Tennessee and is granted to other local non‐profits. “These non‐profits are working on the front lines to battle breast cancer, educating both women and men on the value of early detection and promoting awareness to low‐income and non‐insured individuals,” said Voight. To date Komen Greater Nashville has provided more than $3 million in screening, treatment and educational services to the women of Middle Tennessee.
“The manner in which our students conducted themselves overwhelms me,” said Dr. Pat Sells, associate professor of Physical Therapy, who leads the race volunteer program for the School. “They were kind, energetic, dedicated and willing to do whatever was asked of them,” he added. “I received so many positive comments on them, I was truly proud to be considered as part of their team. Managing a race course with 26,000 people and doing so flawlessly was an impressive feat!”
Patty Harman, Executive Director of the local Komen affiliate, had nothing but praise for the Belmont PT students, saying, “they made a huge difference in this year’s race; it would not have been as successful without them. If there were any glitches, the participants surely did not know.” “Belmont jumped in to do whatever was needed,” said Lynn Edwards, chairman of the board for the local Komen Affiliate. “We can’t thank them enough for all they did – through planning efforts, logistical team packing and mailing, and even clean-up of the race village.”
This year’s efforts follow the recognition that Belmont PT students received this past summer when they were honored as volunteer group of the year by the international organization of Susan G. Komen.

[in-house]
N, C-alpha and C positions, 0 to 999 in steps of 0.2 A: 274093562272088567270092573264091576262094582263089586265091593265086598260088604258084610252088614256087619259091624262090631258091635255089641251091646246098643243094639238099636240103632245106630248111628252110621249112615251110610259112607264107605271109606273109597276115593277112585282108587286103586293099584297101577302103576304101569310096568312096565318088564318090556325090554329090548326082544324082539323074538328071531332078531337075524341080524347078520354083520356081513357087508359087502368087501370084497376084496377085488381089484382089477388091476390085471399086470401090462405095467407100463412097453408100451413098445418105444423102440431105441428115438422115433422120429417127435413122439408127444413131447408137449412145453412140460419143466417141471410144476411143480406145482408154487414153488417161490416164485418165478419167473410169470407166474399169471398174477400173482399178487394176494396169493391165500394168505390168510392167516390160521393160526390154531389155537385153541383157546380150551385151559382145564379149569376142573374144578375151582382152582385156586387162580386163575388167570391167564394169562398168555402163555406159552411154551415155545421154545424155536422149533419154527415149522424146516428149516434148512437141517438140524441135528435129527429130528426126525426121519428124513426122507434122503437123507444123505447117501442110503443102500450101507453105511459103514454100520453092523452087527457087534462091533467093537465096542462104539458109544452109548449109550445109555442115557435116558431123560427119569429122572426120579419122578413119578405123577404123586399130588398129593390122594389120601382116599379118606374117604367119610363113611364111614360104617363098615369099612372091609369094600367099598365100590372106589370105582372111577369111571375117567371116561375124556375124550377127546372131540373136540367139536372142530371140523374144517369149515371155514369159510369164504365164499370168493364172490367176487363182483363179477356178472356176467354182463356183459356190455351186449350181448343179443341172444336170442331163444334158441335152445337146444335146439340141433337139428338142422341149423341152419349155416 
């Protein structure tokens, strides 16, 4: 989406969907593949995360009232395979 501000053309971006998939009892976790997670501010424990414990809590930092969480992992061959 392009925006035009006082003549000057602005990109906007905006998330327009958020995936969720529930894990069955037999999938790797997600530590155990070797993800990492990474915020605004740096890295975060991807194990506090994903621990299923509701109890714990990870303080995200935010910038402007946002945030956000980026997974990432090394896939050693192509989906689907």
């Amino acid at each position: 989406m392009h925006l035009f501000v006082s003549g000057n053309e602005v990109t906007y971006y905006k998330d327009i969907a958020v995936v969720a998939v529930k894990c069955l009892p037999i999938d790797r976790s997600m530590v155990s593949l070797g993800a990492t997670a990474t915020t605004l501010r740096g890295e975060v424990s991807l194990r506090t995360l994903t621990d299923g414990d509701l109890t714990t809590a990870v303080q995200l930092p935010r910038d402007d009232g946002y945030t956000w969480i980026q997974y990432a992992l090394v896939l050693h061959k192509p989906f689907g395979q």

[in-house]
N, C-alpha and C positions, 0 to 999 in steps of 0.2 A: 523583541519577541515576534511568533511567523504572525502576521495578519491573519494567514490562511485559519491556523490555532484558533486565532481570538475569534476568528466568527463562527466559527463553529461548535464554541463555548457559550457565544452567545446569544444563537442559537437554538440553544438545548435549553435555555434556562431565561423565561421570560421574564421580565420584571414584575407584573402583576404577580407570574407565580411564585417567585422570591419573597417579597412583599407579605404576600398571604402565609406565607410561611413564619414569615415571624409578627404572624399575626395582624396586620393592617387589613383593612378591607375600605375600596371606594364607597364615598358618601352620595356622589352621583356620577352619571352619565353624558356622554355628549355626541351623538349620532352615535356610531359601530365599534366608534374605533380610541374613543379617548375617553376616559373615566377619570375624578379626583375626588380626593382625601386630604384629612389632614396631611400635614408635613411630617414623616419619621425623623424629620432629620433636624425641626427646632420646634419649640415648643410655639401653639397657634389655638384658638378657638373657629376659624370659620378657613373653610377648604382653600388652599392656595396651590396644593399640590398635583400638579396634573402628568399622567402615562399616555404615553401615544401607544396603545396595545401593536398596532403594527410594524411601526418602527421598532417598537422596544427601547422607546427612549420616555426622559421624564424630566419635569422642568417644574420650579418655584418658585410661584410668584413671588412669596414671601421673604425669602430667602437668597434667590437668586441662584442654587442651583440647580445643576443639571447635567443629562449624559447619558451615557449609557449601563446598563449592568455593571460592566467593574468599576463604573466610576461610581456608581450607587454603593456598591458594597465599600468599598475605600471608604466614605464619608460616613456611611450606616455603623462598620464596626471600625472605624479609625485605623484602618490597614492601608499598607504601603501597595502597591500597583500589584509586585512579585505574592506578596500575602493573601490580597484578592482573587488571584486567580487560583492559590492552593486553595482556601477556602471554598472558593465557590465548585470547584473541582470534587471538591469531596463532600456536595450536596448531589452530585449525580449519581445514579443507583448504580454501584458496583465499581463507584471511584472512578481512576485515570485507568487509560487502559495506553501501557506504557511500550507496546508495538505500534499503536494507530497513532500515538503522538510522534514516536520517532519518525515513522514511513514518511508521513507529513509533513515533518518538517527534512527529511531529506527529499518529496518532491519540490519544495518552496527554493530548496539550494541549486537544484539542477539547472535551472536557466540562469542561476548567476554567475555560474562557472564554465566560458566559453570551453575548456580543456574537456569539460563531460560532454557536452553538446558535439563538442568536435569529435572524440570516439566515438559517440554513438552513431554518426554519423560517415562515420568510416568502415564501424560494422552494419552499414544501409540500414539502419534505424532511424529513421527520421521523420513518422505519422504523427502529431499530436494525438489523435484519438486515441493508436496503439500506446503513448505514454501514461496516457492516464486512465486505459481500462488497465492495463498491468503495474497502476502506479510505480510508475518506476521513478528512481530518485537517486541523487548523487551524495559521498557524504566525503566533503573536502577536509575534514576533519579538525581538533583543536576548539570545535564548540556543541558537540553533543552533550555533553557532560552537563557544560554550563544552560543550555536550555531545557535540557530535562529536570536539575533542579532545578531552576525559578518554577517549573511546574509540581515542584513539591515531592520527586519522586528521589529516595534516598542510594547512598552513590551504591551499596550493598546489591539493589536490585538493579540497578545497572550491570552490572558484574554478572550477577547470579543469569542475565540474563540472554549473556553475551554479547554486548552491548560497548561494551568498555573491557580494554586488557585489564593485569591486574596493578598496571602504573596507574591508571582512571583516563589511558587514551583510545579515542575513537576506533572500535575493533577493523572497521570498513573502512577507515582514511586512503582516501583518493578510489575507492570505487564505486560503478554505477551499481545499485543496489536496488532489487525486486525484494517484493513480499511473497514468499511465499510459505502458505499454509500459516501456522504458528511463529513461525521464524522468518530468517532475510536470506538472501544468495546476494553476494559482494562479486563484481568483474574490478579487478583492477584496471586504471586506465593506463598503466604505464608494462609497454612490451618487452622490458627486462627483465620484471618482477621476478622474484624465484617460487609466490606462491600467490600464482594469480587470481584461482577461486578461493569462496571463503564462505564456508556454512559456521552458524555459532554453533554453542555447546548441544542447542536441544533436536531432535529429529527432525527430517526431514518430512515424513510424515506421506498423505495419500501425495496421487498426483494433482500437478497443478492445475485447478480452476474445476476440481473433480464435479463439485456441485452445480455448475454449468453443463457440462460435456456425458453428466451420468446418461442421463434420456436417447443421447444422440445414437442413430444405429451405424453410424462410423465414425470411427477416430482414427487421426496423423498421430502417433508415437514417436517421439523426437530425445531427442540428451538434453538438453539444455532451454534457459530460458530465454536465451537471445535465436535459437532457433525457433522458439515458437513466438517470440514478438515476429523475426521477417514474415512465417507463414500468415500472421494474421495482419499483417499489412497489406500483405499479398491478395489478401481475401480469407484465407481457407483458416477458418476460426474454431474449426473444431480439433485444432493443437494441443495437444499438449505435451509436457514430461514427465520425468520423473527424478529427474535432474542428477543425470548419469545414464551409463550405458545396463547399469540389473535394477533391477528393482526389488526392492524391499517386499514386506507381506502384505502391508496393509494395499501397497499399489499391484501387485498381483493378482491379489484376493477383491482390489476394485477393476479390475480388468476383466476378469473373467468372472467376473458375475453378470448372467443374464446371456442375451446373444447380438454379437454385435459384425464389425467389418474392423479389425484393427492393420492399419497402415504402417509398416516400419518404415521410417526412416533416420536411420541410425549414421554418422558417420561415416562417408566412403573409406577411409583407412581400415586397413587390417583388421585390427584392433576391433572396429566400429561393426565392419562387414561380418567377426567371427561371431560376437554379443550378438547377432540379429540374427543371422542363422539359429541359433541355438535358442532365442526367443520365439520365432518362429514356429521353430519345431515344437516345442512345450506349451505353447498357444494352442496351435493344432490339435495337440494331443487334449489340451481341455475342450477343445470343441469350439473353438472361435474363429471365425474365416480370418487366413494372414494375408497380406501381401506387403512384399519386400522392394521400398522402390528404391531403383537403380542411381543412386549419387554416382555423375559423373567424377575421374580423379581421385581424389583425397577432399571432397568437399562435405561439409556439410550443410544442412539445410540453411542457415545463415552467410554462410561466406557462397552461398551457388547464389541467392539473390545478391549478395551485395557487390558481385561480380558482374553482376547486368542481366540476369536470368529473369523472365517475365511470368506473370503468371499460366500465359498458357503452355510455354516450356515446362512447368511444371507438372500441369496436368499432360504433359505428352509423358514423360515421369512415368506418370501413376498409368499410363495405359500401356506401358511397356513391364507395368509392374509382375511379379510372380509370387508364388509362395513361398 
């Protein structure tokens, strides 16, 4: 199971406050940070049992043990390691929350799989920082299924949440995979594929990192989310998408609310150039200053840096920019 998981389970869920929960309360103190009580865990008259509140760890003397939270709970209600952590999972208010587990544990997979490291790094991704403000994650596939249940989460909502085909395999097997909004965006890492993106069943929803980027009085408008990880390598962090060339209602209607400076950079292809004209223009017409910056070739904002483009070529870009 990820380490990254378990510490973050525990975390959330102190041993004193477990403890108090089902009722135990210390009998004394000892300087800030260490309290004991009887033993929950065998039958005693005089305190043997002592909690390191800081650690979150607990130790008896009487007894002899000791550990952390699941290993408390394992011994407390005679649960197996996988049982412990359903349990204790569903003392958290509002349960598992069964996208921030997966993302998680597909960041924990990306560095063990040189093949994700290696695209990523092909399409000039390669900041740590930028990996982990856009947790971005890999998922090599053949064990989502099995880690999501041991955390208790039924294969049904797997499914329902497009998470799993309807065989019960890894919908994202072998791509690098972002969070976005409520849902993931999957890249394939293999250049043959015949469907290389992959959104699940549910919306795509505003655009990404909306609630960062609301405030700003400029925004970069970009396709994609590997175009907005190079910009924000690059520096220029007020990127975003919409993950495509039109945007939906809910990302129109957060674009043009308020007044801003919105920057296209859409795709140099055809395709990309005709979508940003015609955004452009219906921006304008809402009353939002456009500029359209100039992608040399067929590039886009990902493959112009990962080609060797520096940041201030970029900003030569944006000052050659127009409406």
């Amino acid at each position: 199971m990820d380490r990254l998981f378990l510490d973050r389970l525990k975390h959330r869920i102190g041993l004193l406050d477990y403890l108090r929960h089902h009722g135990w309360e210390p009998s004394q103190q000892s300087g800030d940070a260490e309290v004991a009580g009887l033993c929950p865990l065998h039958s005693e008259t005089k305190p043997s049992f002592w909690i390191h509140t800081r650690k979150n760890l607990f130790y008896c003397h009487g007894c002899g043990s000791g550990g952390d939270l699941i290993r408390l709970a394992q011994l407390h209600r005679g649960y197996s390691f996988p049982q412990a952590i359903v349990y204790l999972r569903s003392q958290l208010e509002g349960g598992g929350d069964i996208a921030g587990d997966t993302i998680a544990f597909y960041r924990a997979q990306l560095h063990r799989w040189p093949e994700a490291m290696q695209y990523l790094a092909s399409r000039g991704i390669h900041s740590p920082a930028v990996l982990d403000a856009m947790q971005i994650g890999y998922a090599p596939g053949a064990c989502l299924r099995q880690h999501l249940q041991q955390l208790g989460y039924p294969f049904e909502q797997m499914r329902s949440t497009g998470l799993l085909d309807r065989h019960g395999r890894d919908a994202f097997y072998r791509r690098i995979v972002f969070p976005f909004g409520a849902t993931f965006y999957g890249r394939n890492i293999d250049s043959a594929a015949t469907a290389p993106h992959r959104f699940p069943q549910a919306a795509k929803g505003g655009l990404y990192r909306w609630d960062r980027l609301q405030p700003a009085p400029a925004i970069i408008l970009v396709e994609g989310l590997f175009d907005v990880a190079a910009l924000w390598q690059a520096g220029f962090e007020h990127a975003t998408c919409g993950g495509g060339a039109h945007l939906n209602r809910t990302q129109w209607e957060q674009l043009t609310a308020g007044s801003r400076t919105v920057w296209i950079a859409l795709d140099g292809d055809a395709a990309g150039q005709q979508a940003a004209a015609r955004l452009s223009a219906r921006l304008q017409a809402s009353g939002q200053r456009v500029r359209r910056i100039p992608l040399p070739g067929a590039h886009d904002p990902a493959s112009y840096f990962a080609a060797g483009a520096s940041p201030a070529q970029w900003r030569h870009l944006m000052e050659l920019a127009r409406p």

Dierks Bentley’s Miles & Music for Kids
Just eight days after the Komen race, the PT students were out again, this time helping orchestrate the eighth annual Dierks Bentley Miles and Music for Kids motorcycle ride and concert to benefit Vanderbilt Childrens Hospital. The School of Physical Therapy has helped coordinate this event since its inception in 2006. Bentley led more than 1,000 motorcyclists on a 40-mile afternoon ride from Harley-Davidson of Columbia, TN to Riverfront Park in Nashville where he and other music artists treated thousands of fans to a benefit concert. Artists joining Bentley this year included Easton Corbin, Jake Owen, and Luke Bryan. “No one has had the year Luke Bryan has had,” exclaimed Bentley, “and for him to come out and do this, especially after playing two sold out shows at the arena, says a lot about what kind of guy he is.”